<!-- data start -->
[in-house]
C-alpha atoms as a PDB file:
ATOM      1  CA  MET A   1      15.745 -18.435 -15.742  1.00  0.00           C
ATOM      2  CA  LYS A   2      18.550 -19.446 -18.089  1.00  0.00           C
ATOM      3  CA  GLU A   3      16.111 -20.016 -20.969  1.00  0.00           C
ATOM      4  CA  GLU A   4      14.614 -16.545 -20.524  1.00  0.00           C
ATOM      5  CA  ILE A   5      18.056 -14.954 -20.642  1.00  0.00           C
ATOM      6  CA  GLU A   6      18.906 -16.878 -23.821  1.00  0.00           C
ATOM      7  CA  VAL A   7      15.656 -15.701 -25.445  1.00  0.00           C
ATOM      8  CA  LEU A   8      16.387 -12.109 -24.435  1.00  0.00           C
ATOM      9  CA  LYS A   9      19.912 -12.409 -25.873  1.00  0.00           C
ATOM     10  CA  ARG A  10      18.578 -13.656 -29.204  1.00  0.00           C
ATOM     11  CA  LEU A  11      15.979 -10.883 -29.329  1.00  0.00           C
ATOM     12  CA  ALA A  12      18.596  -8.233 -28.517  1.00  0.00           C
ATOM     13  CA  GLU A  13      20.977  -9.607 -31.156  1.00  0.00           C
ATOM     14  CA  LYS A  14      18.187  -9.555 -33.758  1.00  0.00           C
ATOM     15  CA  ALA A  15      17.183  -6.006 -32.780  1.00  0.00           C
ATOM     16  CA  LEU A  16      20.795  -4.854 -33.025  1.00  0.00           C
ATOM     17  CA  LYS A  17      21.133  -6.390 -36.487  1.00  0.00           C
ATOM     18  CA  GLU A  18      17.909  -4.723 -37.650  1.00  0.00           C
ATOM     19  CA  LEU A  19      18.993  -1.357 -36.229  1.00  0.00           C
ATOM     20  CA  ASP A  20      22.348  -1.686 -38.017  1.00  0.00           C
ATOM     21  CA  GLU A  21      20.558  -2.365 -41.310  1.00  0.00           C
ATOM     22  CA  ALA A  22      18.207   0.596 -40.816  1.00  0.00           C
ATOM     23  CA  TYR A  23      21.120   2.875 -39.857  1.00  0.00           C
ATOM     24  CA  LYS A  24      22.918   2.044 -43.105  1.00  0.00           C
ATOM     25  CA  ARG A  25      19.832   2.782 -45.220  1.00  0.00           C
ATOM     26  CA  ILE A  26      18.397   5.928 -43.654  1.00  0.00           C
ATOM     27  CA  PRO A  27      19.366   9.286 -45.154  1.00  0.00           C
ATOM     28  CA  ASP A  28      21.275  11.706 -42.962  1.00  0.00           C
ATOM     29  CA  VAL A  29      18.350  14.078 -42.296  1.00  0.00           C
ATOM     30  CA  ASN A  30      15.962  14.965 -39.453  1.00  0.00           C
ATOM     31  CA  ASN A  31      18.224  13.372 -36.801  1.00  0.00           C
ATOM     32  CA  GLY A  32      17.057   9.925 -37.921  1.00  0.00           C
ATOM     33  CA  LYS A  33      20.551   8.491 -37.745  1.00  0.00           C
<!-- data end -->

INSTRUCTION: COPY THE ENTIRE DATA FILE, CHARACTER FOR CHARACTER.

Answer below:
[in-house]
C-alpha atoms as a PDB file:
ATOM      1  CA  MET A   1      15.745 -18.435 -15.742  1.00  0.00           C
ATOM      2  CA  LYS A   2      18.550 -19.446 -18.089  1.00  0.00           C
ATOM      3  CA  GLU A   3      16.111 -20.016 -20.969  1.00  0.00           C
ATOM      4  CA  GLU A   4      14.614 -16.545 -20.524  1.00  0.00           C
ATOM      5  CA  ILE A   5      18.056 -14.954 -20.642  1.00  0.00           C
ATOM      6  CA  GLU A   6      18.906 -16.878 -23.821  1.00  0.00           C
ATOM      7  CA  VAL A   7      15.656 -15.701 -25.445  1.00  0.00           C
ATOM      8  CA  LEU A   8      16.387 -12.109 -24.435  1.00  0.00           C
ATOM      9  CA  LYS A   9      19.912 -12.409 -25.873  1.00  0.00           C
ATOM     10  CA  ARG A  10      18.578 -13.656 -29.204  1.00  0.00           C
ATOM     11  CA  LEU A  11      15.979 -10.883 -29.329  1.00  0.00           C
ATOM     12  CA  ALA A  12      18.596  -8.233 -28.517  1.00  0.00           C
ATOM     13  CA  GLU A  13      20.977  -9.607 -31.156  1.00  0.00           C
ATOM     14  CA  LYS A  14      18.187  -9.555 -33.758  1.00  0.00           C
ATOM     15  CA  ALA A  15      17.183  -6.006 -32.780  1.00  0.00           C
ATOM     16  CA  LEU A  16      20.795  -4.854 -33.025  1.00  0.00           C
ATOM     17  CA  LYS A  17      21.133  -6.390 -36.487  1.00  0.00           C
ATOM     18  CA  GLU A  18      17.909  -4.723 -37.650  1.00  0.00           C
ATOM     19  CA  LEU A  19      18.993  -1.357 -36.229  1.00  0.00           C
ATOM     20  CA  ASP A  20      22.348  -1.686 -38.017  1.00  0.00           C
ATOM     21  CA  GLU A  21      20.558  -2.365 -41.310  1.00  0.00           C
ATOM     22  CA  ALA A  22      18.207   0.596 -40.816  1.00  0.00           C
ATOM     23  CA  TYR A  23      21.120   2.875 -39.857  1.00  0.00           C
ATOM     24  CA  LYS A  24      22.918   2.044 -43.105  1.00  0.00           C
ATOM     25  CA  ARG A  25      19.832   2.782 -45.220  1.00  0.00           C
ATOM     26  CA  ILE A  26      18.397   5.928 -43.654  1.00  0.00           C
ATOM     27  CA  PRO A  27      19.366   9.286 -45.154  1.00  0.00           C
ATOM     28  CA  ASP A  28      21.275  11.706 -42.962  1.00  0.00           C
ATOM     29  CA  VAL A  29      18.350  14.078 -42.296  1.00  0.00           C
ATOM     30  CA  ASN A  30      15.962  14.965 -39.453  1.00  0.00           C
ATOM     31  CA  ASN A  31      18.224  13.372 -36.801  1.00  0.00           C
ATOM     32  CA  GLY A  32      17.057   9.925 -37.921  1.00  0.00           C
ATOM     33  CA  LYS A  33      20.551   8.491 -37.745  1.00  0.00           C